• The Extispicator||

    I think my downtown parking garage may actually be a brutalist masterpiece. Thanks, Uncle Sam! Stupid, unenlightened me thought I was going into an ugly, moldy concrete death trap, but now I know it's actually art -- because you say so! Is there anything you can't do??

  • Seer||

    I like the building, but I'd use it for something else. It doesn't make much sense as a Church.

  • ||

    They need to start hanging pro-Second Amendment banners on the building. D.C. will relent in a week or so.

  • Dog\'s New Clothes||

    JsD,

    It would piss me off even more if I lived in Corktown, an otherwise nice neighborhood blighted by that rotting monstrosity.

    But we NEED to save Tiger Stadium so fathers can tell their sons about the great times they had watching Bobby Higginson and Damion Easley.

  • ||

    We are the Village Green Preservation Society

  • Rhywun||

    "Modernist monstrosities" are usually what we get without preservation. See: Penn Station in NYC.

    That said, it is absurd to believe that 1971 qualifies a building as "historical".

  • ||

    "Compelling interest" means that the government felt compelled to act. "We just couldn't sit around and do nothing!"

  • ||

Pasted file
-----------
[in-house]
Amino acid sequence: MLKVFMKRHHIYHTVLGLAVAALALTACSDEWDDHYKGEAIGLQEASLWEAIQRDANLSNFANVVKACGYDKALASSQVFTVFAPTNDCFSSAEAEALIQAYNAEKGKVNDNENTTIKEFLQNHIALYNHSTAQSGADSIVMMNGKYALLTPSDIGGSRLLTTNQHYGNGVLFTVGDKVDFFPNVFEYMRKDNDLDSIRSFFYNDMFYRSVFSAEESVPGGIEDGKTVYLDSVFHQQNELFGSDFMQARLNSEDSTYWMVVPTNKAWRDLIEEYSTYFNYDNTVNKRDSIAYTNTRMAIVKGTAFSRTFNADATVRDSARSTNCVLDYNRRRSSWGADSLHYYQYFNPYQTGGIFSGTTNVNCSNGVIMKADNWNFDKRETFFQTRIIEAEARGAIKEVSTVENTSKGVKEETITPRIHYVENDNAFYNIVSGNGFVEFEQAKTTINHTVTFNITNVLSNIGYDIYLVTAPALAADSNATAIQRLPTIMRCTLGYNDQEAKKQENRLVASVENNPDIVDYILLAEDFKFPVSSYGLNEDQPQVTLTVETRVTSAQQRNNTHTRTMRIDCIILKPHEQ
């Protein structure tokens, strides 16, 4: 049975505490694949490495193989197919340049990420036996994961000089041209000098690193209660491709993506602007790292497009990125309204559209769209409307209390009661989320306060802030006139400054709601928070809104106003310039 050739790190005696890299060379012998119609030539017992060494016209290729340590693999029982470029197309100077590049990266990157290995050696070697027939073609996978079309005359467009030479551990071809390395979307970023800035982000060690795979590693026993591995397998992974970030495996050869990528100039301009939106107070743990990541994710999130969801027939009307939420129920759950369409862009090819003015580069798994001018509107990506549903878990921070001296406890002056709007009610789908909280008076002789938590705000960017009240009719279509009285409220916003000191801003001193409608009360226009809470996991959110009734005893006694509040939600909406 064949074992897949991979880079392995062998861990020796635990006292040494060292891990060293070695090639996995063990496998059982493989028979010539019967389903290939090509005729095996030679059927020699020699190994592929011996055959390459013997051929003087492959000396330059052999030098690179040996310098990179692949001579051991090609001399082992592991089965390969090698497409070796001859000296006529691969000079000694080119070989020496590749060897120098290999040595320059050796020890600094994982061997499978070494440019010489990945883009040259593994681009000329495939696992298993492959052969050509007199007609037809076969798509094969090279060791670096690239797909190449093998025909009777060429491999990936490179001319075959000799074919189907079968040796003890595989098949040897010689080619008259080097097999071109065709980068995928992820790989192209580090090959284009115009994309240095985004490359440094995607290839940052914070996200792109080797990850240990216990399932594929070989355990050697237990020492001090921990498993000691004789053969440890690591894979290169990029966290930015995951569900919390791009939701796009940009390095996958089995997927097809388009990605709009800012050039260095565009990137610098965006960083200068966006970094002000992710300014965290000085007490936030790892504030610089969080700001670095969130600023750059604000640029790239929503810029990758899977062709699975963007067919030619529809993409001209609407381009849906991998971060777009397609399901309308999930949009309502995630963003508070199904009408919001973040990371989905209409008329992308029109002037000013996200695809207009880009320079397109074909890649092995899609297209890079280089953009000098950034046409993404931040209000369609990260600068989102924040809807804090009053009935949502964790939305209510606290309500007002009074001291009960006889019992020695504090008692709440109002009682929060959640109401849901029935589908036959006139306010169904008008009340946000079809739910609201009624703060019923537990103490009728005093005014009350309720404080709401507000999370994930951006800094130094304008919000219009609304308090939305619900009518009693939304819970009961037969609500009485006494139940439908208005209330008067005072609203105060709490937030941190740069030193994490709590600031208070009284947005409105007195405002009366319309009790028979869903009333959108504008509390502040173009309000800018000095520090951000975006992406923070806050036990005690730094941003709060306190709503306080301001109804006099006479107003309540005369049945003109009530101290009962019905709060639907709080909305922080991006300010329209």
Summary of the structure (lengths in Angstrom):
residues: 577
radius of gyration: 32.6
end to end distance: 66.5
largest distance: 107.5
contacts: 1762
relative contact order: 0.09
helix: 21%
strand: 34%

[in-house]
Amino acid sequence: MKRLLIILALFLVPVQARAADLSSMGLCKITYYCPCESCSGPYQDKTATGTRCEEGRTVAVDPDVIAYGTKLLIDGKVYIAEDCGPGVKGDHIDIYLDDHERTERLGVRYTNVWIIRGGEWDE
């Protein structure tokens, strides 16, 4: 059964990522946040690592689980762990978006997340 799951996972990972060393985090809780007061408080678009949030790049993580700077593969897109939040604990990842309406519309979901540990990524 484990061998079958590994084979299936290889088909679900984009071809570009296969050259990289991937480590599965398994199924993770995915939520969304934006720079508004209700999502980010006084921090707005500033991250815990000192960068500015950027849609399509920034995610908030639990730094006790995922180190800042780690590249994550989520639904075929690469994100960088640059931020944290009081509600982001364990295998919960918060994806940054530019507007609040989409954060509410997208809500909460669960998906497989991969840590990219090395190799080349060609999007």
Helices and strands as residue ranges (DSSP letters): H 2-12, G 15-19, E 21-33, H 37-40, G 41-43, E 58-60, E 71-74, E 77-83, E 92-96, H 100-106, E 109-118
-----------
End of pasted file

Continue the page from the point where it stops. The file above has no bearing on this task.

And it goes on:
But we NEED to save Tiger Stadium so fathers can tell their sons about the great times they had watching Bobby Higginson and Damion Easley.

    I'm much older so I actually have fond memories of the old ballpark, Kaline, Lolich, etc. It was a great place to watch a game but the building is ugly as sin from the exterior. Professional baseball is not coming back to the corner, and it is long past time to put that prime piece of real estate to productive use. We have enough decaying abandoned buildings in Detroit, developers want to buy this one. And pay propert taxes too.

    Fuck me, the world is stupid.

  • ||

    That thing looks like it something in Doom.

    I think my downtown parking garage may actually be a brutalist masterpiece. Oh, so YOU'RE the *assh*le who keeps putting his Chevy Caprice in the choir loft!

  • ||

    That's nothing. Check this out:
    http://en.wikipedia.org/wiki/Image:SBUHospital.jpg


    This is SFW, but not exactly easy on the eyes.

  • ||

    That was funny, joe.

  • Highway||

    Historical Preservation Societies often have very skewed ideas of 'significance'. There's a bridge in Maryland that's been preserved, even though a new road and bridge has been built right next to it, because it's the only 'Aluminum Box Bridge' in Maryland.

    The reason it's the only one? Because it's terrible. Maintenance was awful, construction was awful, and they never built any others. But we have to keep this one, according to those folks.

  • ||